A SATS case study: how SATS unlocks profit potential with Cohelion's ABC solution

The ground handling industry is known for its small margins so any chance to improve the bottom line in ground handling operations through the advancements of technology makes good business sense for handling companies.

Pictured: Ranjiv Ramanathan, Global Head of Special Projects, at SATS

This is why SATS has chosen to implement Cohelion’s effective Activity Based Costing (ABC) solution for it’s below wing operations in Singapore, to improve visibility of the cost to serve its airline customers. “Our business is always driven by two key levers: one is the cost to serve and the other one is the correct handling rate per aircraft to commensurate the work and activities involved, especially if the flights are arriving/departing during peak operations or if additional resources are required to turnaround an aircraft faster.

Hence we focused the activity based costing solution on below wing operations, since various departments are involved. “Understanding the levers that impact the profitability of our business are key as it allows SATS to make informed decisions on what to focus on. For example, are we charging correctly for the service? Is the cost to serve reasonable ? The ABC solution from Cohelion, developed with the tonnes of data from SATS’ operations/ systems allows us to get detailed insights and develop targeted action plans to address these issues.

More importantly, it also allows us to monitor if those action plans have translated to concrete outcomes as this can be easily monitored via the ABC dashboards, which compares the profitability of it’s customers/operations month on month,” said Ranjiv Ramanathan, Global Head of Special Projects, at SATS. “It’s moving away from the traditional approach of having someone’s experience in how commercial rates are derived and negotiated and to use more scientific data to say ‘yes, okay, you’re saying $1,000 is the best rate, it’s the standard rate that everyone is charging’, but does that $1,000 then earn us a decent margin for the handling of a particular aircraft type and the additional services requested, more so if it is operating during the peak?”

The benefit of having ABC, says Ramanathan, is that it allows handlers like SATS to take into account nuances that can affect the overall costs of operations. Impact from higher overtime costs and idle time costs related to off-schedule flights, or increase in wages that may have been higher than the typical annual escalation in handling rates that can clearly be measured and monitored from the ABC platform, 24 by 7. SATS has implemented the ABC solution for all the below wing operations of ramp, technical ramp, baggage, aircraft interior cleaning, weight & balance, flight operations, and maintenance centre for GSE.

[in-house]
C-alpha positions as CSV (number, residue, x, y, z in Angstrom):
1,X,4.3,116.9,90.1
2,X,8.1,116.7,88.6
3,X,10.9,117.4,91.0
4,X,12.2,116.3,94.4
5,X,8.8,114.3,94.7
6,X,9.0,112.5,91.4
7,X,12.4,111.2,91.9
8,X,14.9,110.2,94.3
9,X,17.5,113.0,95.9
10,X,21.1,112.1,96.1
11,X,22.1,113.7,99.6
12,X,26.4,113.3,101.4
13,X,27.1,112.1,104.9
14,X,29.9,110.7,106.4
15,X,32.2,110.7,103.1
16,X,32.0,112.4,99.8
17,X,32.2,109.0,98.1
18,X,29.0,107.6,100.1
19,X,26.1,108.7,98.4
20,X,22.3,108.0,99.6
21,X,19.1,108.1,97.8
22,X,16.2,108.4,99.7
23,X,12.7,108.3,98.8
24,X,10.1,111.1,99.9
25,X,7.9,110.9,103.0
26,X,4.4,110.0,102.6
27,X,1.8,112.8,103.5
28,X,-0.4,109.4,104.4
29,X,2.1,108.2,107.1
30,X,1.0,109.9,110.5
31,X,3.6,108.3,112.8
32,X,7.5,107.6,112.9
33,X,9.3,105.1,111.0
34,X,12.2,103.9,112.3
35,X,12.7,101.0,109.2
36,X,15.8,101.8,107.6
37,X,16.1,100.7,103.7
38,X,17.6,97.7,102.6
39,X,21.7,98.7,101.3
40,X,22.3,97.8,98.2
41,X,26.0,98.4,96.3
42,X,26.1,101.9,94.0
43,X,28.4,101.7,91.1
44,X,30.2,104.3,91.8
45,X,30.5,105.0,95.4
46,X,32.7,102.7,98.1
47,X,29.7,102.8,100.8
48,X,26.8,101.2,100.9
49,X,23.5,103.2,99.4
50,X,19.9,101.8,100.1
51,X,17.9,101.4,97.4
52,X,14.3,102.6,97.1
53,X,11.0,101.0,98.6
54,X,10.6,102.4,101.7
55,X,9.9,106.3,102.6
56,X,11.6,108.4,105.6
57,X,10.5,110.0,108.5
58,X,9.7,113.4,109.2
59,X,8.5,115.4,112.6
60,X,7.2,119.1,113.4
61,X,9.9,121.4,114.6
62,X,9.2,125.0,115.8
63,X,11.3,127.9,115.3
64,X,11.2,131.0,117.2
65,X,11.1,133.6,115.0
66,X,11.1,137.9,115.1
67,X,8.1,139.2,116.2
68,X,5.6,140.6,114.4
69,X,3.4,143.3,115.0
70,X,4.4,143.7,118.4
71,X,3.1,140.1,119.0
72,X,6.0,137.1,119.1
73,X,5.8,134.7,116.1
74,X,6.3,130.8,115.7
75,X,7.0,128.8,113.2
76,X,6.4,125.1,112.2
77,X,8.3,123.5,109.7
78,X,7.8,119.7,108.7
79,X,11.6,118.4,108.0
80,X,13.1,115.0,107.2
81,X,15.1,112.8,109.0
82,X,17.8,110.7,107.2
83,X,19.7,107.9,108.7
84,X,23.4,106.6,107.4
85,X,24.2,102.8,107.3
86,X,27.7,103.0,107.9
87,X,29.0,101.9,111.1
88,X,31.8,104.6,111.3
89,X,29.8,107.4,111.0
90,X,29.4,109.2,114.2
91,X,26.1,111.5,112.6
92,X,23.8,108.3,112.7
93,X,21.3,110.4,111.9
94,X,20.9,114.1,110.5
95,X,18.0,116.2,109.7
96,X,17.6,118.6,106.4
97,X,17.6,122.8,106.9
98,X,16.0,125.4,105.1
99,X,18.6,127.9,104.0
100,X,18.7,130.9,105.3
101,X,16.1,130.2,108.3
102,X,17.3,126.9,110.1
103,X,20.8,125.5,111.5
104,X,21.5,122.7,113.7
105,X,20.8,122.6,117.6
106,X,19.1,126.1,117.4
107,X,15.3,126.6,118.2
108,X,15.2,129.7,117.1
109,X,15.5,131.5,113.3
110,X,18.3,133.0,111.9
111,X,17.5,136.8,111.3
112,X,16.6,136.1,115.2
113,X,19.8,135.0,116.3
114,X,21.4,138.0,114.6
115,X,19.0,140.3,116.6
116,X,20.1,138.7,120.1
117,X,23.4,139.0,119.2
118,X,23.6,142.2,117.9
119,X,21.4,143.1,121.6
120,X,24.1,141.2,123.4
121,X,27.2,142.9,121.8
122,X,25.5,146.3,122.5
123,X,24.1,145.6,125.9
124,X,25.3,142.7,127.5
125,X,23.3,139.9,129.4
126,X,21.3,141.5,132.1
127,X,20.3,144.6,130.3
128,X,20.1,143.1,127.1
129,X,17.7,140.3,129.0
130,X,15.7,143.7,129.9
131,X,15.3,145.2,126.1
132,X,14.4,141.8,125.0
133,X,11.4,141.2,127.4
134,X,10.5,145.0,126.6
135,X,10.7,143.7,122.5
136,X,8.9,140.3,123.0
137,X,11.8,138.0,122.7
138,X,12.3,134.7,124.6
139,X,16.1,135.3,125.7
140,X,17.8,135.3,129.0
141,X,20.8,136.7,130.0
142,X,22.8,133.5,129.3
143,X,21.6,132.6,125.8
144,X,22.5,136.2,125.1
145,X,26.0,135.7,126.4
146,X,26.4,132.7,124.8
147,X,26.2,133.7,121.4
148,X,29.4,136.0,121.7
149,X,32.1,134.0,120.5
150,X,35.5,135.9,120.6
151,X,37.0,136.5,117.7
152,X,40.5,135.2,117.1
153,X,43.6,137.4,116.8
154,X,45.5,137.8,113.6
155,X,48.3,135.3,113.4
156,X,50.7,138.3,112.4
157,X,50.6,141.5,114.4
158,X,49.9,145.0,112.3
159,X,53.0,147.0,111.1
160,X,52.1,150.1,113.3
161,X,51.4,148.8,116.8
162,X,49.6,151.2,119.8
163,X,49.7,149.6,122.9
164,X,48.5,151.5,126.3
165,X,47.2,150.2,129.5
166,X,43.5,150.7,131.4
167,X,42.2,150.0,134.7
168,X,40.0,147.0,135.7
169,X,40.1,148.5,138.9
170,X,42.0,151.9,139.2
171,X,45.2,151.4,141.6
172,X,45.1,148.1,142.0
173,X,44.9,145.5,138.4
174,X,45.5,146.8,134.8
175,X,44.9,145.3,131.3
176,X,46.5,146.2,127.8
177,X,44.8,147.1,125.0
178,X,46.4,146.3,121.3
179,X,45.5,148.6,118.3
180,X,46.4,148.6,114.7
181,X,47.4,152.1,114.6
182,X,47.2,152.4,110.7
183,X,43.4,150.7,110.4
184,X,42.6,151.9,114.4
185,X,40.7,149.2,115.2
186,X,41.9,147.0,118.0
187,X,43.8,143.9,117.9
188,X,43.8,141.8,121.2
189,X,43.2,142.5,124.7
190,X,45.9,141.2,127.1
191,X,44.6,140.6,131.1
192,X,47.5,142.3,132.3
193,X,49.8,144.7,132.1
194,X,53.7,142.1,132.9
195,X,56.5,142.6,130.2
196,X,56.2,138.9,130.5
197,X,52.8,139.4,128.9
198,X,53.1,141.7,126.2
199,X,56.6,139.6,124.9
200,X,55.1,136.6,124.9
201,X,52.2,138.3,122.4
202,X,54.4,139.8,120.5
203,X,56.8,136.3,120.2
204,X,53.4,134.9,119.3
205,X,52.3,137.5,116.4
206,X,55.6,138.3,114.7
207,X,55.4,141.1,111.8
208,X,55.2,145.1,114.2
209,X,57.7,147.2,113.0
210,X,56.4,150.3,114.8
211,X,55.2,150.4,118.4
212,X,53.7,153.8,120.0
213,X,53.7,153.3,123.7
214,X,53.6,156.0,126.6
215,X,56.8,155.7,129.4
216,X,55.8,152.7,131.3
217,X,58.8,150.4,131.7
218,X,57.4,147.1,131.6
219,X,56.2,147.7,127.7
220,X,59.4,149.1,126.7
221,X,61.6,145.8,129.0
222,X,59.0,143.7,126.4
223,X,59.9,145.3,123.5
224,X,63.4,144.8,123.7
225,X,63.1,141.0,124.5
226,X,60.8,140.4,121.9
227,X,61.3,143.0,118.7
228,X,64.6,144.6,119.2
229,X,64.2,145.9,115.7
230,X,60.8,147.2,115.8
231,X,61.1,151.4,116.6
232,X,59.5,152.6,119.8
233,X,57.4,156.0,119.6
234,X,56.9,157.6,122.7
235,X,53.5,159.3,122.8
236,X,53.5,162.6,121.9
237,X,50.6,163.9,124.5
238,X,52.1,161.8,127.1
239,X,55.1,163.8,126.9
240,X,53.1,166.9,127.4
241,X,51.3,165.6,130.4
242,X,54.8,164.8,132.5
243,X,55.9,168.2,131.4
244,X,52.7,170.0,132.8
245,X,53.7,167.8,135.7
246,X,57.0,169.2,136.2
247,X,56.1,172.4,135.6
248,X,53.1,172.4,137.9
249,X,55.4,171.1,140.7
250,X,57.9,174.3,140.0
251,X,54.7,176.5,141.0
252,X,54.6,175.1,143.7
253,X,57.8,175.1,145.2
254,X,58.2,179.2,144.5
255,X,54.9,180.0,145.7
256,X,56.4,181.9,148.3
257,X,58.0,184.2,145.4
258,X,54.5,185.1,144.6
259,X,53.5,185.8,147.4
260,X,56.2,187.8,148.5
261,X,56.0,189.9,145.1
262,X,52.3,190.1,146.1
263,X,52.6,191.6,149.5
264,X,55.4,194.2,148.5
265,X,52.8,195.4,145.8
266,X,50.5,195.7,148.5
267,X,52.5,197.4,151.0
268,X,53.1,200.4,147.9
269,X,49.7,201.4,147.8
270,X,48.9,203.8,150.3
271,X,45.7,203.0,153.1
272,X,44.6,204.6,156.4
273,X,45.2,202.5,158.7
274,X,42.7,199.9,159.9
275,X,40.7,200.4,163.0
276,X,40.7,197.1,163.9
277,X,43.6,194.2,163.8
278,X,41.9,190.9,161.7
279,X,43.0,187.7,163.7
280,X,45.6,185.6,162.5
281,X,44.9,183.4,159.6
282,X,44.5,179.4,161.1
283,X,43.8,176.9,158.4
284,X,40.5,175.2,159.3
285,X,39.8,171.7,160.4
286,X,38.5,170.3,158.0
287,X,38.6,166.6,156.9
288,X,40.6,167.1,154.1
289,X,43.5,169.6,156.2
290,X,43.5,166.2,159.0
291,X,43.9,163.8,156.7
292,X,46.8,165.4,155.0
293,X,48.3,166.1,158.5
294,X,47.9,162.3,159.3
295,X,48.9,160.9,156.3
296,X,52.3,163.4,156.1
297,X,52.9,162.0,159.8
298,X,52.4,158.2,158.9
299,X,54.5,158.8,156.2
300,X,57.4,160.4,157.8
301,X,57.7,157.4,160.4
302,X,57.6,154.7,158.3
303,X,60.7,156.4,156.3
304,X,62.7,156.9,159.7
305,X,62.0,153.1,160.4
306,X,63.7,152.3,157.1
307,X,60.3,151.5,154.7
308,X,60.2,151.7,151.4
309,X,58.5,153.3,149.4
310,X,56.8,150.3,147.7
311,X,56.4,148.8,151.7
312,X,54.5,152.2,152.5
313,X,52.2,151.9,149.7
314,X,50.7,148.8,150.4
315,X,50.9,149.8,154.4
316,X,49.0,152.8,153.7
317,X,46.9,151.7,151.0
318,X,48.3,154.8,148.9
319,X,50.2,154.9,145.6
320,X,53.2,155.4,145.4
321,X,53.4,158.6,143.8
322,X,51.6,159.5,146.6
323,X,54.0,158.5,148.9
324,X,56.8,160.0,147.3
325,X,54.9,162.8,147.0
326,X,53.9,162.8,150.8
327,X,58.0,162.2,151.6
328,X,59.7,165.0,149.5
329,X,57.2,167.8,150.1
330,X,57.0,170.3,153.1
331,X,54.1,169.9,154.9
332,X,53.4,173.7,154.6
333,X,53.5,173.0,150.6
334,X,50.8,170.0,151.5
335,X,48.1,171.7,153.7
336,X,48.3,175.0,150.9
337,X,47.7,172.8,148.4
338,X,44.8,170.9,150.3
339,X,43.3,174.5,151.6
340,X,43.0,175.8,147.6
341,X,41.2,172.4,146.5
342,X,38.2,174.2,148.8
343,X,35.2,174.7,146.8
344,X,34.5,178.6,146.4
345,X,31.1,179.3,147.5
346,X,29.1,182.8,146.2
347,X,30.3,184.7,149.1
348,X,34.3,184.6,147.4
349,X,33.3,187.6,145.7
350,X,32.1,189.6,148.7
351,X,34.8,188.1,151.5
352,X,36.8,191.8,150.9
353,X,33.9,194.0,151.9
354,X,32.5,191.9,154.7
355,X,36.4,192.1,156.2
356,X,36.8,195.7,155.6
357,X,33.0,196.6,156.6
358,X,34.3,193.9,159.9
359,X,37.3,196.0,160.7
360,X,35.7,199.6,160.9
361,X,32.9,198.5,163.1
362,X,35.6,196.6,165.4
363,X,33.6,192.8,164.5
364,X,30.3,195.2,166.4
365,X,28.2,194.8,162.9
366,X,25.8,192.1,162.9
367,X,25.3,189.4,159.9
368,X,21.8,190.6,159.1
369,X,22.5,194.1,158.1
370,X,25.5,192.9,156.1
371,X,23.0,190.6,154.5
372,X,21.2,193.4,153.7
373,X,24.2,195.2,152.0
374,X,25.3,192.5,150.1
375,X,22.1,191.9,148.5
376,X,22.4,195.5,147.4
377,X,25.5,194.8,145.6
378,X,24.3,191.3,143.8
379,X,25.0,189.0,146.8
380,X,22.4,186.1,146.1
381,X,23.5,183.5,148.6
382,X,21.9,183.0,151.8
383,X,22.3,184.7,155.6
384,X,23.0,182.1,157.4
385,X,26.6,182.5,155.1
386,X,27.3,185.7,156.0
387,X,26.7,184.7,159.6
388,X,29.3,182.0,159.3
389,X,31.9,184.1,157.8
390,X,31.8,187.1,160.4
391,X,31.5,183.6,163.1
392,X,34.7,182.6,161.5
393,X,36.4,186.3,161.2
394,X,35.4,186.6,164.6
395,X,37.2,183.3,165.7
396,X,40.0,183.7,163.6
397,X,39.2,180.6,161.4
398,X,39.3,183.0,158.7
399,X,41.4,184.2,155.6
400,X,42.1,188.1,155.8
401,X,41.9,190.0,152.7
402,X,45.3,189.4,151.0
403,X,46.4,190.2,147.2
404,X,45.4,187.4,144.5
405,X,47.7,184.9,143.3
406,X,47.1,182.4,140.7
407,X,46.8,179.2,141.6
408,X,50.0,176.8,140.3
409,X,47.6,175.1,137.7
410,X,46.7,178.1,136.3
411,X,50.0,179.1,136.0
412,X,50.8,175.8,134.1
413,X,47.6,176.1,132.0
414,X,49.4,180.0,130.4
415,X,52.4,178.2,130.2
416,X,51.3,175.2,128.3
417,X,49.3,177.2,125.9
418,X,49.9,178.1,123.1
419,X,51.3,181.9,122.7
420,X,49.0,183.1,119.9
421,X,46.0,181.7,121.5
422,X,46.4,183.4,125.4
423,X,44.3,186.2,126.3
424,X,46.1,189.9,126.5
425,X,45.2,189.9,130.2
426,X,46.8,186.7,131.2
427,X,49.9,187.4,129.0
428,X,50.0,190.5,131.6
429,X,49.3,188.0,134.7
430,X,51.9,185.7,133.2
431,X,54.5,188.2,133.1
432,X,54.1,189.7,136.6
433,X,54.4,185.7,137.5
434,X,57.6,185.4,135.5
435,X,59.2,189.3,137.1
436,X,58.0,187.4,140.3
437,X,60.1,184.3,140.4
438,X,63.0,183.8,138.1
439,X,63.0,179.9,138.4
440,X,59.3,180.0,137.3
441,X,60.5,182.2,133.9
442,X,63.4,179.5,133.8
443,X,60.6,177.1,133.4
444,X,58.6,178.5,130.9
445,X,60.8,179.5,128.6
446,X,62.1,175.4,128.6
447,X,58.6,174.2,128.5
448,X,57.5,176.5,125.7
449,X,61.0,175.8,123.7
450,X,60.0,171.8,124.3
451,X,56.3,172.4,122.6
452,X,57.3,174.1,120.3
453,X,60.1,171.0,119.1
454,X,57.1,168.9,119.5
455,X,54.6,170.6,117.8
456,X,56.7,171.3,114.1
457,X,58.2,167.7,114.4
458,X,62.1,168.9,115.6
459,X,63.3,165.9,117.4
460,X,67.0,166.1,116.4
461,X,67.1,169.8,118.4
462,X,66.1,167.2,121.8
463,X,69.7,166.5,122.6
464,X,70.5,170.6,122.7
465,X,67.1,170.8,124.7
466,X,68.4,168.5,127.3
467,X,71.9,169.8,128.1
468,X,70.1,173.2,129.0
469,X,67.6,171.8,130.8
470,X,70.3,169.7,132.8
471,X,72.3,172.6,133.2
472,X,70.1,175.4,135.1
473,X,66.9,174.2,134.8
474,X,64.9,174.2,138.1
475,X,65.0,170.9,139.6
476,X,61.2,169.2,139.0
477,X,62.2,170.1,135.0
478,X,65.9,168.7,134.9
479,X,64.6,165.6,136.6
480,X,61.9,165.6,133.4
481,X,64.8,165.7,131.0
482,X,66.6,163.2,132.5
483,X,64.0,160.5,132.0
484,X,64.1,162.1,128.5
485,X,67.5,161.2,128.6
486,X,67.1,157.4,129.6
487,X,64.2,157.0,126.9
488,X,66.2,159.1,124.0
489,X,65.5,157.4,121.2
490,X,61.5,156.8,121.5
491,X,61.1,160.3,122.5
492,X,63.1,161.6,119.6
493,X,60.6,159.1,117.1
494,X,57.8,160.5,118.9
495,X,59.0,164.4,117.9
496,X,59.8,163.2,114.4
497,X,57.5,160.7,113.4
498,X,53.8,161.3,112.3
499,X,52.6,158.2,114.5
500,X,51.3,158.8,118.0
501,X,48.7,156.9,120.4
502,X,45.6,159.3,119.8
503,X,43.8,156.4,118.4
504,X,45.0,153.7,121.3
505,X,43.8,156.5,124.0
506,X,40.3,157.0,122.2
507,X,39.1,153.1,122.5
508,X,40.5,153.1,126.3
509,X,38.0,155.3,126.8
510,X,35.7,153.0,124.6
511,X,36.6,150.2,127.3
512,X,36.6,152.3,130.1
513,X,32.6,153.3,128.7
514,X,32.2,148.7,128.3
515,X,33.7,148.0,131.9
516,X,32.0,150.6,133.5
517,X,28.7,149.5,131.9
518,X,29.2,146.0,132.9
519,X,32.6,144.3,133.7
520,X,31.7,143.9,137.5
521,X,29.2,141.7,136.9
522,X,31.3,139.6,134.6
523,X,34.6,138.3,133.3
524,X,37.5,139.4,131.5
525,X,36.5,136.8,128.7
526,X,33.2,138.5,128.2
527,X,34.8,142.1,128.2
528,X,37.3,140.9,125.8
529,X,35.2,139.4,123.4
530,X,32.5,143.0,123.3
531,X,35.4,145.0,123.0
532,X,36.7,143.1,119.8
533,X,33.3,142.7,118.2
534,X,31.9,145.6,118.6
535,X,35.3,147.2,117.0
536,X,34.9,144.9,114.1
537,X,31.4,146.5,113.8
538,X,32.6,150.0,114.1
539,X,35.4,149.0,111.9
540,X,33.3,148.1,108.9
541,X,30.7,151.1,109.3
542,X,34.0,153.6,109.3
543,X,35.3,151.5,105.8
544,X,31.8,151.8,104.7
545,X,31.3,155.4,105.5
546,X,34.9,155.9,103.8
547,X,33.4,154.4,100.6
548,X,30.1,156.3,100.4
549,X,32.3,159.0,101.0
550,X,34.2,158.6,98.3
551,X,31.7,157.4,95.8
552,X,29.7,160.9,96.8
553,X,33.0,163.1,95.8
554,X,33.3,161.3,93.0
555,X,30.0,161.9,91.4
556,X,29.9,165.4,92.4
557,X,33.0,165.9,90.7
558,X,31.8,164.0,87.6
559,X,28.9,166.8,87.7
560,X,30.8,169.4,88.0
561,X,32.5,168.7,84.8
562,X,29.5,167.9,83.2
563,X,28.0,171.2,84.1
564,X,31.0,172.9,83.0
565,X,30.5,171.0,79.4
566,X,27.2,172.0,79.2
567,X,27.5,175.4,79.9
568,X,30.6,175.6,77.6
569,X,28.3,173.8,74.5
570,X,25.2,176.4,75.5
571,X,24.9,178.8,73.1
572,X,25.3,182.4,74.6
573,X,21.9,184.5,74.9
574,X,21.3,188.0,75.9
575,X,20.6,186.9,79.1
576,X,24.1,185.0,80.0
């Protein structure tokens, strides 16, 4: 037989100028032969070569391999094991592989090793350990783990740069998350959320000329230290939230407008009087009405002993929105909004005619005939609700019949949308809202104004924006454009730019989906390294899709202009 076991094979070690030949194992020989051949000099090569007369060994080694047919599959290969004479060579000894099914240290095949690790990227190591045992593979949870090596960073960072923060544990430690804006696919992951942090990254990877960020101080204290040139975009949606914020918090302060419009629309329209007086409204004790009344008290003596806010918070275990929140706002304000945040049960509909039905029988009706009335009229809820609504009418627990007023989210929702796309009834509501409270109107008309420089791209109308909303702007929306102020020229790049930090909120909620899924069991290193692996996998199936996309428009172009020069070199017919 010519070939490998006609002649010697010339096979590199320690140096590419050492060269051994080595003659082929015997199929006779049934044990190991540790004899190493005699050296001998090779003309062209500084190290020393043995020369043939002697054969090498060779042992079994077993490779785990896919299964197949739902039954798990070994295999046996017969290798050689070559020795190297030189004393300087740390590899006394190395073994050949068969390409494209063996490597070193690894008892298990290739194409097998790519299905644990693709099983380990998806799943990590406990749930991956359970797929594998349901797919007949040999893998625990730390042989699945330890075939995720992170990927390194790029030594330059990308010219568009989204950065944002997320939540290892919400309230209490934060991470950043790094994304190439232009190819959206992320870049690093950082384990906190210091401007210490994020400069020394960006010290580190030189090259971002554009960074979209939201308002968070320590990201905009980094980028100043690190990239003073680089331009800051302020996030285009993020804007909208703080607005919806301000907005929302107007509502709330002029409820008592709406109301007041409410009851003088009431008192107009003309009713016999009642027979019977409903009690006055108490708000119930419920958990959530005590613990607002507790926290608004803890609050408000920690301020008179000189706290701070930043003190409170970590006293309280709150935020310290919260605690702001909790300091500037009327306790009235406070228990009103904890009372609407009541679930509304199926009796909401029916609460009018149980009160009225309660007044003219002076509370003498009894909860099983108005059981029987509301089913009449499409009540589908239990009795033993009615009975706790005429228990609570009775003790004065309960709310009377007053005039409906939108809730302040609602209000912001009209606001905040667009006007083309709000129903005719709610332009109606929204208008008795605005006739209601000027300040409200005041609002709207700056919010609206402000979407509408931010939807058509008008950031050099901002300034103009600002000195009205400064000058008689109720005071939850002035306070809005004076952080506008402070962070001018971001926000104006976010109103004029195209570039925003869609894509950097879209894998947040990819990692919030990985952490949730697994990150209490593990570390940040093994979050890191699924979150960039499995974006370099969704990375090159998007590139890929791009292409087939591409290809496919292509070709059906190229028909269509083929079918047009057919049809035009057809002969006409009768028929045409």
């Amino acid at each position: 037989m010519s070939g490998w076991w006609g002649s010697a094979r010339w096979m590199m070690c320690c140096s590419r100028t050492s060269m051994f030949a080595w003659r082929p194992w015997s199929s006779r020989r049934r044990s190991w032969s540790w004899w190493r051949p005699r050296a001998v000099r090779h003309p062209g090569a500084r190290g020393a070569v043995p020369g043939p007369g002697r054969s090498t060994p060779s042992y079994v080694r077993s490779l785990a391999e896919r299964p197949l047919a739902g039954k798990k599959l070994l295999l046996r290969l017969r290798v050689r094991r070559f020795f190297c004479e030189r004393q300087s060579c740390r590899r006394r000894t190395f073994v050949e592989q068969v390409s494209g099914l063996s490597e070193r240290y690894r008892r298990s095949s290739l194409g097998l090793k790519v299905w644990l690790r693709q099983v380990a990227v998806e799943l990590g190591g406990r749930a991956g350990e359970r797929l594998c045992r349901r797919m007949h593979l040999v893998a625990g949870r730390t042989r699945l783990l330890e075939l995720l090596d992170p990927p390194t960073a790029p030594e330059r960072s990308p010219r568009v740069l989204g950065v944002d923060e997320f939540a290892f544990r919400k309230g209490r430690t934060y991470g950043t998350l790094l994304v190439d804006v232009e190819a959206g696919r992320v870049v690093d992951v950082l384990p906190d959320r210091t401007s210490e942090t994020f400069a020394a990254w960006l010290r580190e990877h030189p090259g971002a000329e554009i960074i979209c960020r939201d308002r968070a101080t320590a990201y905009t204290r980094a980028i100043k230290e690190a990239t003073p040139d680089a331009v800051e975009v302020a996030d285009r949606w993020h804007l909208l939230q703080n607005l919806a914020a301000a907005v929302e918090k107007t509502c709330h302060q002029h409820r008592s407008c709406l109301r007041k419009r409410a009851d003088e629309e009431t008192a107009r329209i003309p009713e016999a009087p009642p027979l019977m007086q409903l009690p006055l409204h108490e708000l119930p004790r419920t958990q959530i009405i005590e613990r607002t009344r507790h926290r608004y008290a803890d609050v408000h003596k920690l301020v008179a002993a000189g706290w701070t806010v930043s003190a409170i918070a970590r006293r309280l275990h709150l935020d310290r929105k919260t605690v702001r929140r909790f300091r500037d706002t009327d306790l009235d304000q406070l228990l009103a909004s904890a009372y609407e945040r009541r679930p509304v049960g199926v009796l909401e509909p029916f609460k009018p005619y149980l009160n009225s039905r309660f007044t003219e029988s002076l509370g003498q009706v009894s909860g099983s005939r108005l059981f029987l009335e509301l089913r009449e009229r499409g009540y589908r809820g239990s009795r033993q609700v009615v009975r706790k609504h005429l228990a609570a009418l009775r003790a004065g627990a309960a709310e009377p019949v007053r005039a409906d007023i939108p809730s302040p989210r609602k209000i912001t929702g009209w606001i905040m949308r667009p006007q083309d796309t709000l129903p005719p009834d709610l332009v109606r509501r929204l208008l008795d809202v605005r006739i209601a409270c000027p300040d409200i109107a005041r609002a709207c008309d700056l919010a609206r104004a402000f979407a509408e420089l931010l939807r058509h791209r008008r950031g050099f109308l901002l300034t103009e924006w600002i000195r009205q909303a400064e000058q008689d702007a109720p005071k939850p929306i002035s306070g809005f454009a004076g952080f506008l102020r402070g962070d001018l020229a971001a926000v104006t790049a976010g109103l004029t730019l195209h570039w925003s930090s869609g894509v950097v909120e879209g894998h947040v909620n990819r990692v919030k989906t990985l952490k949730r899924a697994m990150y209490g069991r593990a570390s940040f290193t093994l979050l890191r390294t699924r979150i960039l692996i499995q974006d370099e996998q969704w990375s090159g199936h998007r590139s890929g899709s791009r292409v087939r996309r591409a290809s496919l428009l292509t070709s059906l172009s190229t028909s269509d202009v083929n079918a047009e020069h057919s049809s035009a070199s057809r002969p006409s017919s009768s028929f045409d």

This allows key users to familiarise themselves with the ABC dashboards to learn how to use information made available to them. He explained that SATS started with a Proof of Concept to address the key question of what amount of costs could be directly allocated to a flight, which turned out to be around 70%, a fact not known before the POC. “If you combine the direct and indirect costs, and we were quite clear that this was going to ensure that we could easily even go down to a flight level to assign those costs, it was a no brainer for us then to move to the full implementation of the ABC tool,” he said.

Benefits of activity based costing

When asked why the direct cost was so important, he said: “The biggest benefit with the ABC’s tool is that you’re pulling information automated on a daily basis from all our various systems: our deployment systems, GSE telematics, time and attendance, payroll systems’ you don’t need to depend on manual inputs or waiting for someone to provide that information. There is no ambiguity in the data because it is coming directly from the systems that operations use to deploy manpower, equipment and HRIS systems to provide attendance and payroll information. “Whatever you decide from today applies tomorrow, applies one year down the road, there’s no change in parameters unless somebody decides to change it; there is always consistency with how direct costs are computed.”

While the high percentage of cost allocation was the main driver to moving to full implementation, it was the level of visibility across their whole operation which was very impressive for SATS. “With that kind of visibility, it also allowed us to analyse profitability, not just by customer, but down to aircraft type or even per flight or even per department. This is something that we would have struggled to collate and compare previously,” he said.

Two key users of the ABC tool are the commercial/marketing teams, and operations team. “Both will see the same information e.g. the bottom five customers by profitability and then deep dive into their respective areas of expertise. Commercial teams will use the ABC to compare the handling rates against a benchmark for the same aircraft type, while ops will analyse the cost to service against a benchmark for the same aircraft type.”

Future plans

SATS will roll out the ABC solution to other aspects of the operations e.g. above the wing so there is a holistic ABC view of the operations, that will make it easier to scale the solution to similar operations overseas.

This article was written by Samantha Payne for the June edition of the Ground Handling International magazine.